Nationally, the word "evangelical" has become in recent years nearly synonymous with "conservative Republican" and Alabama is one of the most evangelical states in the country. But in Alabama, there is a difference: black Christians.
While in many parts of the country, Christians who technically fit the dictionary definition of "evangelical" — believe in the Bible as the literal word of God, believe in the essential importance of sharing one’s faith, among other metrics — sometimes don’t call themselves evangelical because the word has taken on such a partisan and even racial tone in recent years. And sometimes people who don’t identify with the dictionary definition use the word because it fits their politics. The faith of many Christians of color is sometimes misunderstood or not counted because of chaos over the word "evangelical."
But in Alabama, black Christians use the label, and experts think faith organizers were able to motivate such voters by urging them to reclaim their own religious values in the public square.
Black Christians in Alabama felt "we need to show the world that we as people of color have a voice, that this is the place that birthed the dream" of the Rev. Martin Luther King Jr., said the Rev. Marvin Lue Jr., pastor of Stewart Memorial CME Church in Mobile and chairman of the board of the organizing group Faith in Action. Lue said black Christians in Alabama were motivated to turn out at rates similar to President Barack Obama’s two presidential elections by issues such as mass incarceration, a struggling state educational system and a "mentality that continues to consider us as second-class citizens."
Black evangelicals in Alabama are less motivated by the issues that heavily drive white evangelicals — specifically, abortion and the rise of LGBT equality.
The Washington Post this week reported from Alabama on black voters, who said they were primarily motivated by making sure someone who reminded them of Donald Trump didn’t win:
"But what these black voters knew was that Moore had adopted Trump’s ‘Make America Great Again’ slogan — and for residents of a state that has deep-rooted racial tensions running through its veins, some moments of America’s past are not among the state’s finest moments."
Race generally trumps religion in Alabama overall as a dividing line among voters — and that is certainly true among African-American voters.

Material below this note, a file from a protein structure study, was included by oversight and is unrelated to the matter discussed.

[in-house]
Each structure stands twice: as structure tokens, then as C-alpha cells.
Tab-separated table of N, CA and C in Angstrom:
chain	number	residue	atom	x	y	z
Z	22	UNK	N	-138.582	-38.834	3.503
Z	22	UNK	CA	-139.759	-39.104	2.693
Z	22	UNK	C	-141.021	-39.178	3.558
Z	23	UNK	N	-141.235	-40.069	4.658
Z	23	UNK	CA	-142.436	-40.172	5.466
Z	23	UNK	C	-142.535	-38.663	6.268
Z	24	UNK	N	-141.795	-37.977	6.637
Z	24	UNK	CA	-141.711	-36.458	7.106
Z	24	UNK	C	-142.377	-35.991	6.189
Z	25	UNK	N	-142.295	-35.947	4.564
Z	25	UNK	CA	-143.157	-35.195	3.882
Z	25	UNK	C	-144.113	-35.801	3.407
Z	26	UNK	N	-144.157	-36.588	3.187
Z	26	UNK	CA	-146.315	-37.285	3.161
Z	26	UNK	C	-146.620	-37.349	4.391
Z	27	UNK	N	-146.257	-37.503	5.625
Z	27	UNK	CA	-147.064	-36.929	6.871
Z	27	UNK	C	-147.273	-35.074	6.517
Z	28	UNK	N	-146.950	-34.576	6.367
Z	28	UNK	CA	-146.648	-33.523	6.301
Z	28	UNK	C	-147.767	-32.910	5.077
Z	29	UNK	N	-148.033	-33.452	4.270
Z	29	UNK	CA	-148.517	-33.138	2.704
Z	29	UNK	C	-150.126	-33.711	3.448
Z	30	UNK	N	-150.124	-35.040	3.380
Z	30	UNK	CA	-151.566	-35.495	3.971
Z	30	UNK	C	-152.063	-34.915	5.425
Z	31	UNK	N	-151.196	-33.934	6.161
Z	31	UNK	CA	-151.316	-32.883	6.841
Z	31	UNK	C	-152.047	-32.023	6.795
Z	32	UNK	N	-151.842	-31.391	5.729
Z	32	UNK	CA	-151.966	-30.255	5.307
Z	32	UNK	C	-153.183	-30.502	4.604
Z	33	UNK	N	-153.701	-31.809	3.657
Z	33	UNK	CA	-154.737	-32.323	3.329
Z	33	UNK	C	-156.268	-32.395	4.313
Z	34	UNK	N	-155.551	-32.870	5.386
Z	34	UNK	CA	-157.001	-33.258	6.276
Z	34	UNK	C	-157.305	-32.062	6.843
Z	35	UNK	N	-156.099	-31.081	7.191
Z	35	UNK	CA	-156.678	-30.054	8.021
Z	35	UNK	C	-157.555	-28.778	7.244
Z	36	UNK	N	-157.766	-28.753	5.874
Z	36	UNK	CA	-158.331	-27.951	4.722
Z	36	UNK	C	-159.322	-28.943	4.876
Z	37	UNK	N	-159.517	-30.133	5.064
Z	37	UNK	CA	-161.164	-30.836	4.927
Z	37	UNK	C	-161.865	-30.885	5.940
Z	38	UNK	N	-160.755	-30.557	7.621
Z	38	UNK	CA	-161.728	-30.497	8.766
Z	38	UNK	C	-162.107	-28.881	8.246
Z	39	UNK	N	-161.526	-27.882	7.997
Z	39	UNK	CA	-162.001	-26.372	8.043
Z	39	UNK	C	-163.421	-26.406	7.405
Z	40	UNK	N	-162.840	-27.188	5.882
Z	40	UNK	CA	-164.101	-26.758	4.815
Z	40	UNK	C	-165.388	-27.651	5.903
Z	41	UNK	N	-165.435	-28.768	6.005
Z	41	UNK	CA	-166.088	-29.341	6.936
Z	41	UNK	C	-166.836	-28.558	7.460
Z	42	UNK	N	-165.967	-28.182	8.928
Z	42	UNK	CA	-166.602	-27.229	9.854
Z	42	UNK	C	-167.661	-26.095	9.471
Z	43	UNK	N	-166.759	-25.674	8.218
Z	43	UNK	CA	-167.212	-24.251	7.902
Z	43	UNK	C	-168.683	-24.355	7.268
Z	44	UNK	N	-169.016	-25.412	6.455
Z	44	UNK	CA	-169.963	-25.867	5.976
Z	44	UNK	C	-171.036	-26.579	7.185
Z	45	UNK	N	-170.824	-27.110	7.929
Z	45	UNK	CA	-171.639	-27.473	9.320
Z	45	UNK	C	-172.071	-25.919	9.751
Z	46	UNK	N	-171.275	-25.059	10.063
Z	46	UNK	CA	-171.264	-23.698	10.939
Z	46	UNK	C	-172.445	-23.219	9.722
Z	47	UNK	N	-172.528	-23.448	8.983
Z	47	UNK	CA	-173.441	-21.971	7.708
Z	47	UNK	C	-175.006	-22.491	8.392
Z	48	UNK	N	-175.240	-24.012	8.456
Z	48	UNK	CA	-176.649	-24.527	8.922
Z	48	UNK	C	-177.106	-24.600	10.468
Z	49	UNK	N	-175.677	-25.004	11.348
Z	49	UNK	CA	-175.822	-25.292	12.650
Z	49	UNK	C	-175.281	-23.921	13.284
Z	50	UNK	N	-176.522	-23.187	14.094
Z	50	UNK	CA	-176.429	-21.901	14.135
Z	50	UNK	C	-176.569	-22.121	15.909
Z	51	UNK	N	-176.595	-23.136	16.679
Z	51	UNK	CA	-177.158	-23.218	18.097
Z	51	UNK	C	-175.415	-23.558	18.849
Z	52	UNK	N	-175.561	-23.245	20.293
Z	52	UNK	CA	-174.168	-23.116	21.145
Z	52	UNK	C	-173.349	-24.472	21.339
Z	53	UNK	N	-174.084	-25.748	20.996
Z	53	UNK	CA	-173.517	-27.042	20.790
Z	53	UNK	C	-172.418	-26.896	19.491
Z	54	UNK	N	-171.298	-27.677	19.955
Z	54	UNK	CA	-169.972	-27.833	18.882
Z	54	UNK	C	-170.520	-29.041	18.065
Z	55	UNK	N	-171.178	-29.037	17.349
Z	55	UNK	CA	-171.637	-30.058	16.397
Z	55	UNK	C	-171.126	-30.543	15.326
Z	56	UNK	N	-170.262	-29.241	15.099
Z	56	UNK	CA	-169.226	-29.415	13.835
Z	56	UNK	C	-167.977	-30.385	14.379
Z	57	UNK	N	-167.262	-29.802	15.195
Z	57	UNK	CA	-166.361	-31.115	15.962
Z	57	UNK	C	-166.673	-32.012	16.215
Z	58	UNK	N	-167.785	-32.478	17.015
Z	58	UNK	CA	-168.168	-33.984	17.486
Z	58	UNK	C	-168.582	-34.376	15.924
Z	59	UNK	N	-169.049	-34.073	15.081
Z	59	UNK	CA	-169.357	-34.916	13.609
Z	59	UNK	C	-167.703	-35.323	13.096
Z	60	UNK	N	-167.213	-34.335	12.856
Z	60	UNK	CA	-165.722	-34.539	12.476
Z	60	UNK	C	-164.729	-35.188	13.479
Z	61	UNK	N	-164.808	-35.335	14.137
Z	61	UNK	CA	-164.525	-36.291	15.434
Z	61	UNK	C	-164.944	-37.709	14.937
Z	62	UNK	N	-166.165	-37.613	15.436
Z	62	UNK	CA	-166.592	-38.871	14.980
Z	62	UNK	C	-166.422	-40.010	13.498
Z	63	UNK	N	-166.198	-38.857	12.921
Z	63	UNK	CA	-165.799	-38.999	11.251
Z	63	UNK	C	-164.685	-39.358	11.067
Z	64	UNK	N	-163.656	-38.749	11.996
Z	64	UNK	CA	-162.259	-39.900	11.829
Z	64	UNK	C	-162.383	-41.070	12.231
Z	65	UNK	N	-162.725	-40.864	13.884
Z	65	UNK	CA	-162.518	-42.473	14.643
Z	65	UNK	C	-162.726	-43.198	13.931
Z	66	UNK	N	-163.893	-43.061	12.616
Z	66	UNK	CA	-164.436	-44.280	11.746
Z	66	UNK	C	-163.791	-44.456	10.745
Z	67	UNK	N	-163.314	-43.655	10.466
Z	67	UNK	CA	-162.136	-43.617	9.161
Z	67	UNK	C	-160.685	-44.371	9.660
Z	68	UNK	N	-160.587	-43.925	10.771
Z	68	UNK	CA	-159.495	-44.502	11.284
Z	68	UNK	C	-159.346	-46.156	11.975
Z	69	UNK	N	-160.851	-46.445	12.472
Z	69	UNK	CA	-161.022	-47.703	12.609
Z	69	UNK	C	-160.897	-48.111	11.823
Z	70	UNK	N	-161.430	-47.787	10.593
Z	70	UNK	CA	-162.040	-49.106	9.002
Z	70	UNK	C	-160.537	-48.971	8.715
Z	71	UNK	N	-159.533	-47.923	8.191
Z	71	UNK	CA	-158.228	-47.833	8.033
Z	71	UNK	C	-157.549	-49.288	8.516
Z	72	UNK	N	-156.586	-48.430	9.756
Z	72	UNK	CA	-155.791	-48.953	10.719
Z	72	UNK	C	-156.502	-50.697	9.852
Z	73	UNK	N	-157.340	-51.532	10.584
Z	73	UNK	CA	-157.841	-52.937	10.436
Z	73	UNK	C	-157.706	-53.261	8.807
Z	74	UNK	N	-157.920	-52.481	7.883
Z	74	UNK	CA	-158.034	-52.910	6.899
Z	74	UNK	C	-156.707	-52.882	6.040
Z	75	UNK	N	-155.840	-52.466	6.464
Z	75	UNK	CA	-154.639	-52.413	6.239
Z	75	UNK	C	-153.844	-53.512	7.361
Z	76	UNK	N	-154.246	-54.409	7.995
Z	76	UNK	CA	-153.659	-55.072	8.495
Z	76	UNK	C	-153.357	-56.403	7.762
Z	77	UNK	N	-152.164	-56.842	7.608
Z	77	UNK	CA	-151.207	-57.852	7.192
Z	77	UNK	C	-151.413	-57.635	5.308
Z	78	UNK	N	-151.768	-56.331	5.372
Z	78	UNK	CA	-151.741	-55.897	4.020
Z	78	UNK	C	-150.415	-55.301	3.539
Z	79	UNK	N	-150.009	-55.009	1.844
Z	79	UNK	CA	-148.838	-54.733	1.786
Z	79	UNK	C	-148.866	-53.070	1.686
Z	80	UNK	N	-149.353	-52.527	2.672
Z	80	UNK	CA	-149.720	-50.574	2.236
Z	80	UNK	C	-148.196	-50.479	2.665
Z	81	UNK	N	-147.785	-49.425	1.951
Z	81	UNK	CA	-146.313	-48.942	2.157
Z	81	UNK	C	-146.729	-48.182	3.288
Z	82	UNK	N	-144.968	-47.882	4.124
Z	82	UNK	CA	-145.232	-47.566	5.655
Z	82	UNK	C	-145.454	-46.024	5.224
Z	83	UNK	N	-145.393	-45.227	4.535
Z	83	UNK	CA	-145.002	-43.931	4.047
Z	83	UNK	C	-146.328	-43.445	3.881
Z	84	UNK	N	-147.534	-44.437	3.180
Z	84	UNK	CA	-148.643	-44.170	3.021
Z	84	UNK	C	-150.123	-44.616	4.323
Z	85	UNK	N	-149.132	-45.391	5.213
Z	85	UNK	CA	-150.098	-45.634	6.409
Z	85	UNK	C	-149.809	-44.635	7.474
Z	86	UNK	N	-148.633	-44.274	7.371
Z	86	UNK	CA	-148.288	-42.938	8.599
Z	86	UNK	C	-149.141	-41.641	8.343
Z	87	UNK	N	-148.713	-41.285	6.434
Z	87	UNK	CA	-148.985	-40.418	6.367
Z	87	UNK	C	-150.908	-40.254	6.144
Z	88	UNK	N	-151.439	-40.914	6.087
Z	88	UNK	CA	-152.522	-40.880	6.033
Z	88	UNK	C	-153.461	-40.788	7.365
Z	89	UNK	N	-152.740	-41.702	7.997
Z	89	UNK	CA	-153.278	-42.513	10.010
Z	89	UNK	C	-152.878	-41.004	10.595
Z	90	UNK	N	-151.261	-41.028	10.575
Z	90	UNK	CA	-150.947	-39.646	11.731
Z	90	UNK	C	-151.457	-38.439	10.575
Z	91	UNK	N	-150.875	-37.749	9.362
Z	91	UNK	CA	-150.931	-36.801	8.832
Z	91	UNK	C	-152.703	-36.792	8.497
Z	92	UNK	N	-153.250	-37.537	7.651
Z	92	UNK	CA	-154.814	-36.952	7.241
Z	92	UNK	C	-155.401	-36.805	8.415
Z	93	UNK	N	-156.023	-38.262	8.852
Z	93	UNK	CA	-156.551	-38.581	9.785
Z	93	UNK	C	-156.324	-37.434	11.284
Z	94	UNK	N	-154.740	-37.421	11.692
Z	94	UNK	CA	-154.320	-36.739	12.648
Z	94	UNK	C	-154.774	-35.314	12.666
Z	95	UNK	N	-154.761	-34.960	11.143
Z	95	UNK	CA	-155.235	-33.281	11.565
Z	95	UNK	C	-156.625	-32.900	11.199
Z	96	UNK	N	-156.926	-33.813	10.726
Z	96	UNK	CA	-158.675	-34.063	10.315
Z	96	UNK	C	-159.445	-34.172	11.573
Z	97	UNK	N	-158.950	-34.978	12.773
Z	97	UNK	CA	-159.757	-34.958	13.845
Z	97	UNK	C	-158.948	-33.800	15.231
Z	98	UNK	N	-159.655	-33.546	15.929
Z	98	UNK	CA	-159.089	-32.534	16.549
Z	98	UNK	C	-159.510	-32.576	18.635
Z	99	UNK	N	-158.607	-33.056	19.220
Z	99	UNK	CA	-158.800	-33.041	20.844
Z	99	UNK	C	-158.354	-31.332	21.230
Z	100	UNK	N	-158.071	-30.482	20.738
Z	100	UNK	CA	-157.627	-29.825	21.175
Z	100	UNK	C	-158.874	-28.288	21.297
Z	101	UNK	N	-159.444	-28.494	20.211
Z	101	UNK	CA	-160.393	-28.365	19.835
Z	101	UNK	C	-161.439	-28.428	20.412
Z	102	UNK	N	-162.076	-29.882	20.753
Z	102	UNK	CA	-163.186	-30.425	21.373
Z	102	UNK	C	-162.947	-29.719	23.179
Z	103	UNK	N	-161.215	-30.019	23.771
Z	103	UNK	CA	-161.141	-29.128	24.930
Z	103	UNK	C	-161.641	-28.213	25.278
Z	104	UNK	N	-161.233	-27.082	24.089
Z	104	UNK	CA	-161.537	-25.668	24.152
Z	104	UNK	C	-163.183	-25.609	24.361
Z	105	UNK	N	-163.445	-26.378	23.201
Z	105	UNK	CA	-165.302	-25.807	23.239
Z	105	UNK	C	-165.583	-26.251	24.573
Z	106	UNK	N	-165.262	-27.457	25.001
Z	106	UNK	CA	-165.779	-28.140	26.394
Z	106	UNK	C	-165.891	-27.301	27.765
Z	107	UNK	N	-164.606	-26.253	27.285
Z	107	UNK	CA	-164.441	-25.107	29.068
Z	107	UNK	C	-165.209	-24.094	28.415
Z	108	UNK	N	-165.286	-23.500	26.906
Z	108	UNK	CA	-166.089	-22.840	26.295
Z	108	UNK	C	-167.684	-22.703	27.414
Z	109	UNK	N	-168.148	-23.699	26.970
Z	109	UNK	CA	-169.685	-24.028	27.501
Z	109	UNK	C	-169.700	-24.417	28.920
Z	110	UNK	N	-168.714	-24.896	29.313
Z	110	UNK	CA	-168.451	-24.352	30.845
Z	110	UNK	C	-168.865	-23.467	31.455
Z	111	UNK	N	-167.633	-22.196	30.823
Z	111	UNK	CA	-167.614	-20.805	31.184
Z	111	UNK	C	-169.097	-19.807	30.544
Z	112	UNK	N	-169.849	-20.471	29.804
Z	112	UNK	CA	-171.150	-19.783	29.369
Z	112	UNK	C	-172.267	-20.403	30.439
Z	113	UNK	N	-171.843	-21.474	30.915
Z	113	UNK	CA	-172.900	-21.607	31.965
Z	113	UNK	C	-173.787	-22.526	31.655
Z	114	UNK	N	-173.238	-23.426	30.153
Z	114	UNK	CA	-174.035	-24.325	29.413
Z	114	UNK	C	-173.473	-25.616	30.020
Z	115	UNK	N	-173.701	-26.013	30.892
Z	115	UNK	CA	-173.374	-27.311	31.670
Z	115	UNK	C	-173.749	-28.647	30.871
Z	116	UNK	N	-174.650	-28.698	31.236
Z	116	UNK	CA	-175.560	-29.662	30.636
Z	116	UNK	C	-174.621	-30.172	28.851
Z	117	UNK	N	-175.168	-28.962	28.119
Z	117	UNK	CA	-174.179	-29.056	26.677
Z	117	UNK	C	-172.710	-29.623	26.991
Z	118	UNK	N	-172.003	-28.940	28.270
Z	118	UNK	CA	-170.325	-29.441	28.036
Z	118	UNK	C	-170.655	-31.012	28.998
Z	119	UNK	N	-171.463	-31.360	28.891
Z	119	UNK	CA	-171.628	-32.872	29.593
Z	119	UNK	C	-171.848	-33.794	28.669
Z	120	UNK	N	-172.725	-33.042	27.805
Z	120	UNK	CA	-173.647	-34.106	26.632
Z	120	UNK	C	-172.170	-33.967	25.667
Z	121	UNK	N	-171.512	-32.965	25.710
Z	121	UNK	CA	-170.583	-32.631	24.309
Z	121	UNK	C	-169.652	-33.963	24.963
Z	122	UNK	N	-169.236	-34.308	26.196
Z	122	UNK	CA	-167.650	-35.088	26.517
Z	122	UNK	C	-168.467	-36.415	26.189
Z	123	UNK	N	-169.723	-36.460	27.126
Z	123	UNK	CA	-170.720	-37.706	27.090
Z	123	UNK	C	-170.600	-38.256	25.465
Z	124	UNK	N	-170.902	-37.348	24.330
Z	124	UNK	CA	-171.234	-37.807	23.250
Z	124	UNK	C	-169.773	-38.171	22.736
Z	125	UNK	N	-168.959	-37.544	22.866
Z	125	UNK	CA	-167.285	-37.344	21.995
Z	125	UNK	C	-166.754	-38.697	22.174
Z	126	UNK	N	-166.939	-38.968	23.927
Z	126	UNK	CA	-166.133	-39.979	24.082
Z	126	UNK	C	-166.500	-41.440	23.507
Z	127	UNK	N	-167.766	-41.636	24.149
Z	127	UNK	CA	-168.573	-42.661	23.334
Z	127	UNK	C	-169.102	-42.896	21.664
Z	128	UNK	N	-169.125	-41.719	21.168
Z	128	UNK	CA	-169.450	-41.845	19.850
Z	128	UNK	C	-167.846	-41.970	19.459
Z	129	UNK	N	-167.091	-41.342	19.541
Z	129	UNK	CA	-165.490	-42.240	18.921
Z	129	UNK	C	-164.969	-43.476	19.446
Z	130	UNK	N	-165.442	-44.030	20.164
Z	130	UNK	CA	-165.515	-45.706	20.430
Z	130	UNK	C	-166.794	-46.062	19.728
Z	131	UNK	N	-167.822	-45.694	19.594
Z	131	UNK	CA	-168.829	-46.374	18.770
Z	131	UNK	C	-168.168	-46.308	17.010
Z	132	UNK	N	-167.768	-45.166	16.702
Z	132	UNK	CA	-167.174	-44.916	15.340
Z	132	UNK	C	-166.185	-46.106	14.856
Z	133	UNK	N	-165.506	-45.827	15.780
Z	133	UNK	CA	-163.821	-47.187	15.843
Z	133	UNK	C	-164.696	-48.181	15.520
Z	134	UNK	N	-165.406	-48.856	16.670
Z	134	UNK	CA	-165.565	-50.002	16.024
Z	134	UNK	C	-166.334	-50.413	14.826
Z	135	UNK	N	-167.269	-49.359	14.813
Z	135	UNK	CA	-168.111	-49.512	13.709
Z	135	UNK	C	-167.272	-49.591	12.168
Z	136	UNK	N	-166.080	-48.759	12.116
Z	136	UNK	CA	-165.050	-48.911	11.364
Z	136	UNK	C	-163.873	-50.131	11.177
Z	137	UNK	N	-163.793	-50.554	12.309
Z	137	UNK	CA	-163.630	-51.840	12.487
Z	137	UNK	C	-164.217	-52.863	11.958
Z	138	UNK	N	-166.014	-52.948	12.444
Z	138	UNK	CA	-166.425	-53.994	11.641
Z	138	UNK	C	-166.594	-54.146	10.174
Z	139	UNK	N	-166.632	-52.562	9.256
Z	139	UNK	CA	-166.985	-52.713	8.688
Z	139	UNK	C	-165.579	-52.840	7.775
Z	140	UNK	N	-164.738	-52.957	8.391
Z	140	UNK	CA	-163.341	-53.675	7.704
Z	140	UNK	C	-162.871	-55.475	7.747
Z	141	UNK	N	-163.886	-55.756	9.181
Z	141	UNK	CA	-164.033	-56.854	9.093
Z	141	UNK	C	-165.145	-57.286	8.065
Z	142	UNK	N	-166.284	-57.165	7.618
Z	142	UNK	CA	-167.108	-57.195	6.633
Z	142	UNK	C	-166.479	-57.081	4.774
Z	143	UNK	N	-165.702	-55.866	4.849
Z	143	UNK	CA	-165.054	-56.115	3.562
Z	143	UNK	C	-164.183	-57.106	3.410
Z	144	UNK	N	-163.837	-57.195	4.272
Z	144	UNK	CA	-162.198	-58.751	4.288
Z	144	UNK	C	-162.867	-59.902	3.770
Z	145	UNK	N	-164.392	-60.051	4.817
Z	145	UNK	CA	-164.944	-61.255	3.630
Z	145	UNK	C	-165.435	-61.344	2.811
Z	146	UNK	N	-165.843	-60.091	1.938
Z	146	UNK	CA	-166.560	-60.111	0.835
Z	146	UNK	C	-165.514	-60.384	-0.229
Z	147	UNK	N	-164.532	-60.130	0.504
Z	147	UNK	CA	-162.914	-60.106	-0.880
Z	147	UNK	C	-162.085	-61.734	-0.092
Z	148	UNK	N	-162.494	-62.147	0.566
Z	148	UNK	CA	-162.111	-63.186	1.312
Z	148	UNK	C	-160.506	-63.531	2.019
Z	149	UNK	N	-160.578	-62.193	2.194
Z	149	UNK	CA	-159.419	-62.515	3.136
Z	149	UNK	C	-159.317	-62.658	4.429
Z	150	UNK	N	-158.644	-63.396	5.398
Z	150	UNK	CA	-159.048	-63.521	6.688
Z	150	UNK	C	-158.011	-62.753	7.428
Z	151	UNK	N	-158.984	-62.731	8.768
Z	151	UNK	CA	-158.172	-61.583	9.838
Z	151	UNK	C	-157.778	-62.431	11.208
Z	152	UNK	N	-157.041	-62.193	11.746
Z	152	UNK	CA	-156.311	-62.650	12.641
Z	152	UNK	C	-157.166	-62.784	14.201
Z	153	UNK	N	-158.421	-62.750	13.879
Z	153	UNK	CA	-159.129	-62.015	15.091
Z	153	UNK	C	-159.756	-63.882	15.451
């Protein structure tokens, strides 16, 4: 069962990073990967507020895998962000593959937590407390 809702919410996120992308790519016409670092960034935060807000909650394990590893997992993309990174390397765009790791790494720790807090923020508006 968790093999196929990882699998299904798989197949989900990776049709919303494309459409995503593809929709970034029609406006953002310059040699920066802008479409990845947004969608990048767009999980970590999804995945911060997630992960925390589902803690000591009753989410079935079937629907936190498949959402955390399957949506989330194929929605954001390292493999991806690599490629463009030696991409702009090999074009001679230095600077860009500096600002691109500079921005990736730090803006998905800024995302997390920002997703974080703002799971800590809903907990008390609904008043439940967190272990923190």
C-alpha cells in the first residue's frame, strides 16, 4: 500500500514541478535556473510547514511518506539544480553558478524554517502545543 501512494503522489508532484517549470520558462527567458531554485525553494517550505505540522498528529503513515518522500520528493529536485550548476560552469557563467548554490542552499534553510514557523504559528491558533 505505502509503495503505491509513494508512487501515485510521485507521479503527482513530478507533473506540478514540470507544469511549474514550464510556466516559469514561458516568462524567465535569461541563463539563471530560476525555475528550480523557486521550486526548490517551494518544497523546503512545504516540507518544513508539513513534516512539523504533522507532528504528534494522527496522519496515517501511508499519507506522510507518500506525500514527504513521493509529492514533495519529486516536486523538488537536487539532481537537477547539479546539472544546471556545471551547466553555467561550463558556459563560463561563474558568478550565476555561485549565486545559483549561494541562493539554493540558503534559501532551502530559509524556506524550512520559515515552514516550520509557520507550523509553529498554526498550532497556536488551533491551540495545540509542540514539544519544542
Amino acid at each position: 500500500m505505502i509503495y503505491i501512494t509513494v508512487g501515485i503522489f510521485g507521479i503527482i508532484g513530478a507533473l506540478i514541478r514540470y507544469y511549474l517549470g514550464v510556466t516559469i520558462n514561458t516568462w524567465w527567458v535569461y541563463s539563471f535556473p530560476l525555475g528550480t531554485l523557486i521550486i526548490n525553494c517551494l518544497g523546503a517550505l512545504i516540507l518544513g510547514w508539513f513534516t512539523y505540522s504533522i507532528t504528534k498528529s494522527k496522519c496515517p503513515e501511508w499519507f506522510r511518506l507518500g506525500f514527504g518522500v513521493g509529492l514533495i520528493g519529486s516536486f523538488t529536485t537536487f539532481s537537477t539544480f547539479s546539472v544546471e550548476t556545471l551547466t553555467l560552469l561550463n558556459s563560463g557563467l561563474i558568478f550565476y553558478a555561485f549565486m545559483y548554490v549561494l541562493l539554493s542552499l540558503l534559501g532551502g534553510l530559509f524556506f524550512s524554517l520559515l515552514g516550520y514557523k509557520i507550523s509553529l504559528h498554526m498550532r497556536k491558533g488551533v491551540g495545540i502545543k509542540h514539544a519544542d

Black evangelicals voted Tuesday in Alabama like black voters overall, according to exit polling. Of that group, 95 percent voted for Sen.-Elect Doug Jones, a Democrat, compared with 98 percent of black non-evangelicals.
The racial divide in America is far more pronounced in Alabama than in the country overall. In 2012, the last presidential election in which Alabama had an exit poll, 84 percent of whites voted for Republican Mitt Romney. Nationally, 59 percent of whites voted for Romney.
However, that may be breaking a bit. While former state Supreme Court Justice and GOP candidate Roy Moore won white evangelicals by 62 percentage points, he lost non-evangelical whites by 29 points. White non-evangelicals were one of the few white groups Jones won.
While African-Americans and white evangelicals voted pretty consistently with their recent past votes in Alabama, white non-evangelicals shifted significantly.
Alabama is one of the most evangelical states in the country. In Alabama’s special election, 76 percent of African-Americans identified as born-again or evangelical, according to exit polling, along with 72 percent of whites. According to the Pew Research Center Religious Landscape Study, 14 percent of blacks and 29 percent of whites nationally identify as evangelical Protestant.
African-American voters made up about 29 percent of voters in Alabama on Tuesday, exit polls show. That is similar to African-American turnout in Obama’s two elections, according to exit polls.
Lue said he thinks the turnout still would have been very high among black voters even without the explosion of controversy after the Washington Post reported that Moore was accused of sexual misbehavior with several teenage girls.
"African-American women, even though they were sympathetic, they understood their issues are different from their white counterparts. As awful as those allegations were, African-American women are dealing with domestic violence on a daily basis," he said.
Black Christians were motivated by knowing Jones as the lead federal prosecutor of two Klansmen involved in the bombing a half-century ago of the 16th Street Baptist Church in Birmingham, Lue said.
Montgomery doctor Randy Brinson, longtime head of the state’s Christian Coalition, organizer of young evangelical voters and a Republican who lost in the Senate race against Moore earlier this year, said Jones was able to elevate religious values such as humility and grace, rather than specific social issues that sometimes separate black and white evangelical Christians.
"He was successful in talking about such things as virtues rather than riding in on a horse or, ‘We’re here to tell you what to do.’ You had the Old Testament Moore vs. the New Testament. Moore was preaching the Old Testament of law and punishment and Jones was in more soft tones — but not even in explicitly religious terms. It was such a contrast," said Brinson, who has engaged black Christians for years in his organizing work as well as a candidate.
This was inspiring for black evangelicals, Brinson said, who were not going to be motivated by the primary issues Moore characterized as faith-based.
Brinson said he wasn’t negating the power of racial division and allegiances in Alabama. He said during his candidacy that he was invited by several black pastors to speak at a predominantly black church about corporate pollution in Birmingham, but on the day of the event, none of the clergy showed up, and he was told that Democratic Party activists discouraged the event from going forward.